A long-kept secret was recently rediscovered at the Bone Student Center.
Former professor C. Louis Steinburg created a mural for the Bone Student Center, then known as the Student Union Building, when it first opened in 1973. The mural was covered up to make room for the Bone Scholar Wall in the mid-80s. For decades it remained covered from the rest of the world, until Steinburg’s daughter and Department of Sciences Director Jennifer Peterson tried to find it again.
“We all had always wondered if my dad's painting was still there behind the Bone Scholar wall,” Peterson said. “We always assumed that the painting was behind [the wall] but we didn't know for sure.”
As the Bone Student Center continues renovations as a part of the Bone Revitalization, Peterson saw the opportunity to look into the fate of her father’s mural. She spoke with Event, Dining, Management and Hospitality Director Bill Legett, who had the wall removed to find the mural.
“After learning more, Bill did some research, confirmed the artwork was still intact, and invited the family to visit once the mural was uncovered,” Assistant Director of Marketing, Training and Hospitality Erin Watts said.
The mural, which the Steinburg family referred to as the “union mural,” was one of the largest pieces Steinburg had painted at the time. Steinburg’s son Rick Steinburg said that the piece was based on a painting they had in their house. Then-director of the Student Union Bruce Kaiser and then-Art Department Chair F. Louis Hoover visited their home and asked C. Louis if he could “do something like one of the paintings in the house,” Rick said.
C. Louis taught art at Illinois State for 34 years before retiring in 1993. His work often explored the relationship between positive and negative space created by oceans, sky, land and other elements, his son said.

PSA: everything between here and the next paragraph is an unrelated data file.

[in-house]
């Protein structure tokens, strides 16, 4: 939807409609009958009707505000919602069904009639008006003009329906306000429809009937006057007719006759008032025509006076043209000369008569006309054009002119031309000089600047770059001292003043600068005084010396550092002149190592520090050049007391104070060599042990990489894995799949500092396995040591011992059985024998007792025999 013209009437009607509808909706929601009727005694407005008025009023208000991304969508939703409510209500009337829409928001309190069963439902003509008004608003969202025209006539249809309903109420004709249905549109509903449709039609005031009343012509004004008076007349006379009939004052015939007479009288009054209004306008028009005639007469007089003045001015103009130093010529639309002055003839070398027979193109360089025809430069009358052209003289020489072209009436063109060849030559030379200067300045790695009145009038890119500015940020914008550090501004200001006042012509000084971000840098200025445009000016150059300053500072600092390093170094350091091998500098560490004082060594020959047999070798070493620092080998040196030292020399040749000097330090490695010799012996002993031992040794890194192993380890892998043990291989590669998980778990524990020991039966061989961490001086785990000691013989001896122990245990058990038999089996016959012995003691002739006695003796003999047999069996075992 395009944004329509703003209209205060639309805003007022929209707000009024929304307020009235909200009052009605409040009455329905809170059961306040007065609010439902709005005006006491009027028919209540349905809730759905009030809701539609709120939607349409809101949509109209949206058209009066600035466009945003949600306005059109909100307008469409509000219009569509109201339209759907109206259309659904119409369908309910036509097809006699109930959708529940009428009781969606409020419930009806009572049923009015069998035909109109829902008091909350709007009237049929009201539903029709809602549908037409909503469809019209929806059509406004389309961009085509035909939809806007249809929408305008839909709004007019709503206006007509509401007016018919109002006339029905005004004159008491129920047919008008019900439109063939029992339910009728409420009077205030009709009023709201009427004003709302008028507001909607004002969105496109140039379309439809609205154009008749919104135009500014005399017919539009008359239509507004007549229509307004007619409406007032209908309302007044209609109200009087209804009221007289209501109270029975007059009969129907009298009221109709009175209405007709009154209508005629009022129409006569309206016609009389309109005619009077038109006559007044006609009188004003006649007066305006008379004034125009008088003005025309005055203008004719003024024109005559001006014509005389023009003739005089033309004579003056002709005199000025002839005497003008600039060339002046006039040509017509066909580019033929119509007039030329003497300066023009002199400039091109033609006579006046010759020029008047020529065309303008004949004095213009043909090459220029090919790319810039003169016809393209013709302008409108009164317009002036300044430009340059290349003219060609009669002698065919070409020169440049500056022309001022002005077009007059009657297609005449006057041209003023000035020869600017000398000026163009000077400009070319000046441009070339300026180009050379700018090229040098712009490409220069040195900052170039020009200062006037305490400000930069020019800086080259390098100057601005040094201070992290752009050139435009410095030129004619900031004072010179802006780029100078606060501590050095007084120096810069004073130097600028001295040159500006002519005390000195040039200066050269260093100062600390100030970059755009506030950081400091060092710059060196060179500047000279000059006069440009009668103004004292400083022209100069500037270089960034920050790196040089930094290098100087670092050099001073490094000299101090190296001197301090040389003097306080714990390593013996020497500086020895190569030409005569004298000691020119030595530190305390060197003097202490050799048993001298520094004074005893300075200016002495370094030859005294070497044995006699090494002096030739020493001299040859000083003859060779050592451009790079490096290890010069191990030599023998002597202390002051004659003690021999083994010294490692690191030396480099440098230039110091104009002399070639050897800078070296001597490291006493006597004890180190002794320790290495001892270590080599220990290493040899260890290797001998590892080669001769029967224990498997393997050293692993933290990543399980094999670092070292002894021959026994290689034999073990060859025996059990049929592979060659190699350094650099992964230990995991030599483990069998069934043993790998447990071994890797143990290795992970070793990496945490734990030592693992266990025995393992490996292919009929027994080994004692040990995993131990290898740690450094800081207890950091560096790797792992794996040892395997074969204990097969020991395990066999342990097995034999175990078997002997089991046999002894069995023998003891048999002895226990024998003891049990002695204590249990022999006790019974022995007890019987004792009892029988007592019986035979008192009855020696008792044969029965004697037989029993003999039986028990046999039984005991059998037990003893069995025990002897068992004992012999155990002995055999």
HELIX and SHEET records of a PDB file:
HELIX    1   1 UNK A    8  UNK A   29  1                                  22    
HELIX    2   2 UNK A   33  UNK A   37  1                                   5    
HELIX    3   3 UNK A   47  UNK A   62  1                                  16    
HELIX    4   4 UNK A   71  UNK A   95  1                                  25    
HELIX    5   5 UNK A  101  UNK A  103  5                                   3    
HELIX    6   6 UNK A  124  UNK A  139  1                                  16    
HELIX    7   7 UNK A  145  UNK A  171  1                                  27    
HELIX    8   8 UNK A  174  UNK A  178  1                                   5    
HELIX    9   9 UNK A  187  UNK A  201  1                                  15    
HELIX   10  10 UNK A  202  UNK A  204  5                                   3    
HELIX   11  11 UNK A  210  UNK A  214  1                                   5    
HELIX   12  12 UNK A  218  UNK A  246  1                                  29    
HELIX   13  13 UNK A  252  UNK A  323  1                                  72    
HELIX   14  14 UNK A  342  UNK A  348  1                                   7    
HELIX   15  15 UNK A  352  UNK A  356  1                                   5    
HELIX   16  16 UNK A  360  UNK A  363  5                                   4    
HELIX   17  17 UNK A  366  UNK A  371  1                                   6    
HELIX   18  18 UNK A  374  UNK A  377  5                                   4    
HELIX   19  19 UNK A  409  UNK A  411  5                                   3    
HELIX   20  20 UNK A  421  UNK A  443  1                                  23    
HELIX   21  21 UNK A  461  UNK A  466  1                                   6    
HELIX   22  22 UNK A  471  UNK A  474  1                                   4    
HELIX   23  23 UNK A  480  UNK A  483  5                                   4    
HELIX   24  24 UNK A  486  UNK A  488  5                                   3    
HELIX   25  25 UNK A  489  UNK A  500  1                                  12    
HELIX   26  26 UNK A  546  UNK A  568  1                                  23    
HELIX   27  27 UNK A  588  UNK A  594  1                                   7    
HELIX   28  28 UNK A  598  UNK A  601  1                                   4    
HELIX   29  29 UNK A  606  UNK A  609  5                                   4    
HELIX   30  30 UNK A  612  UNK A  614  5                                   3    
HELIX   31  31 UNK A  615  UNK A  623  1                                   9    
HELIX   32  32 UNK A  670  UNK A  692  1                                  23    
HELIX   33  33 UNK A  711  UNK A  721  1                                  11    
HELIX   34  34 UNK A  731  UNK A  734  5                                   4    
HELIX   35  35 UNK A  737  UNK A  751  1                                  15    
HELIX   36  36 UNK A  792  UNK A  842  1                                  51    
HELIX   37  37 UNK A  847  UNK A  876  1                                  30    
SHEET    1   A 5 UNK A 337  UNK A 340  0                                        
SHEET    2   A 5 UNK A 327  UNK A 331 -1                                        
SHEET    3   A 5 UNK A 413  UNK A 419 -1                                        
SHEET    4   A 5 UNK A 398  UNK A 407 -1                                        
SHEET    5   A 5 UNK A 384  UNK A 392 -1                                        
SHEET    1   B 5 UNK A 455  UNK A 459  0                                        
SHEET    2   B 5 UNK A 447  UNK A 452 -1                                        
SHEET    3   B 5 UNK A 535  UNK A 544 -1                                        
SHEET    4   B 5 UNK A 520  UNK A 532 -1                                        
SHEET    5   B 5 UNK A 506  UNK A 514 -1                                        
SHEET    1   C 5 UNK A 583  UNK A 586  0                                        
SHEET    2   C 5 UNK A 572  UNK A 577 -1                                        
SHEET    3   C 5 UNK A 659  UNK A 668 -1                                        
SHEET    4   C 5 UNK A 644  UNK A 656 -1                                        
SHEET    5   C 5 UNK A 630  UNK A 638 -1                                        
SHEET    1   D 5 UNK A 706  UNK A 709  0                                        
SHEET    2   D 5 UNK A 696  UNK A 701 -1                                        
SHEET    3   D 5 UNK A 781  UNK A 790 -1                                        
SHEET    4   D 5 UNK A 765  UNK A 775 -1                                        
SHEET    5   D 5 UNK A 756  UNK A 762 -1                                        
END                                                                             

“Much of his work was based on nature and landscapes,” Rick said.
The union mural stretches from the floor to the ceiling, with three white rectangles at the top. Blue hues move around the rectangles, flowing down and overlapping with other colors before dripping back down into the remaining white expanse. Rick said that much of his father’s work was based on improvisation.
“He started by laying out the basic composition of the whole piece, then underpainted the large areas, probably working pretty quickly through that,” Rick said.
“Then I think he probably slowed down and added the more complex elements; improvising, evaluating and revising these elements until he reached a balance of composition and a color harmony that he was happy with,“ he continued.
The revealing of the mural was a special moment for the Steinburg family, as C. Louis passed away in 2014. The day they saw the mural would have been the artist’s 89th birthday.
“It was purely coincidental that we got to see the mural on my dad's birthday,” Peterson said. “That just made it more special, kind of a celebration for him. “
The mural could not be saved, but pieces of it will be given to Steinburg’s family as a memento of the work.
“It was wonderful to get to see the mural uncovered after all these years,” Peterson said. “It brought my mom to tears.”